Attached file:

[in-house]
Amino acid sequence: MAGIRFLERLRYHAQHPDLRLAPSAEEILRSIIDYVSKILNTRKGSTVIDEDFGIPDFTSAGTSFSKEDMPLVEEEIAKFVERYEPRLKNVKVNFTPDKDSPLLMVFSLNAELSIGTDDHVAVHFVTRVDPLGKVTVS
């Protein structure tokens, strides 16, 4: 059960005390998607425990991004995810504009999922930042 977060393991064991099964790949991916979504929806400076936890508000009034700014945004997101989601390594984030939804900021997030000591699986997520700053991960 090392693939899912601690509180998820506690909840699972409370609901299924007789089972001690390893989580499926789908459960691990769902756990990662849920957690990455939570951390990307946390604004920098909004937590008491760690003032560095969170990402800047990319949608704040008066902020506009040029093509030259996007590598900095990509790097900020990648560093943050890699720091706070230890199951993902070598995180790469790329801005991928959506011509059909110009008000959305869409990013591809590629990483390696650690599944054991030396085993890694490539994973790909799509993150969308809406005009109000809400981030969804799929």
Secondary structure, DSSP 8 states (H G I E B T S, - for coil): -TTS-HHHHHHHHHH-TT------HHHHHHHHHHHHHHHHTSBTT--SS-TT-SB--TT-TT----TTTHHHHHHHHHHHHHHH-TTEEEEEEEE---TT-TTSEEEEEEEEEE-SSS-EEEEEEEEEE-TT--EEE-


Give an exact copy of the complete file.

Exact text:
[in-house]
Amino acid sequence: MAGIRFLERLRYHAQHPDLRLAPSAEEILRSIIDYVSKILNTRKGSTVIDEDFGIPDFTSAGTSFSKEDMPLVEEEIAKFVERYEPRLKNVKVNFTPDKDSPLLMVFSLNAELSIGTDDHVAVHFVTRVDPLGKVTVS
């Protein structure tokens, strides 16, 4: 059960005390998607425990991004995810504009999922930042 977060393991064991099964790949991916979504929806400076936890508000009034700014945004997101989601390594984030939804900021997030000591699986997520700053991960 090392693939899912601690509180998820506690909840699972409370609901299924007789089972001690390893989580499926789908459960691990769902756990990662849920957690990455939570951390990307946390604004920098909004937590008491760690003032560095969170990402800047990319949608704040008066902020506009040029093509030259996007590598900095990509790097900020990648560093943050890699720091706070230890199951993902070598995180790469790329801005991928959506011509059909110009008000959305869409990013591809590629990483390696650690599944054991030396085993890694490539994973790909799509993150969308809406005009109000809400981030969804799929």
Secondary structure, DSSP 8 states (H G I E B T S, - for coil): -TTS-HHHHHHHHHH-TT------HHHHHHHHHHHHHHHHTSBTT--SS-TT-SB--TT-TT----TTTHHHHHHHHHHHHHHH-TTEEEEEEEE---TT-TTSEEEEEEEEEE-SSS-EEEEEEEEEE-TT--EEE-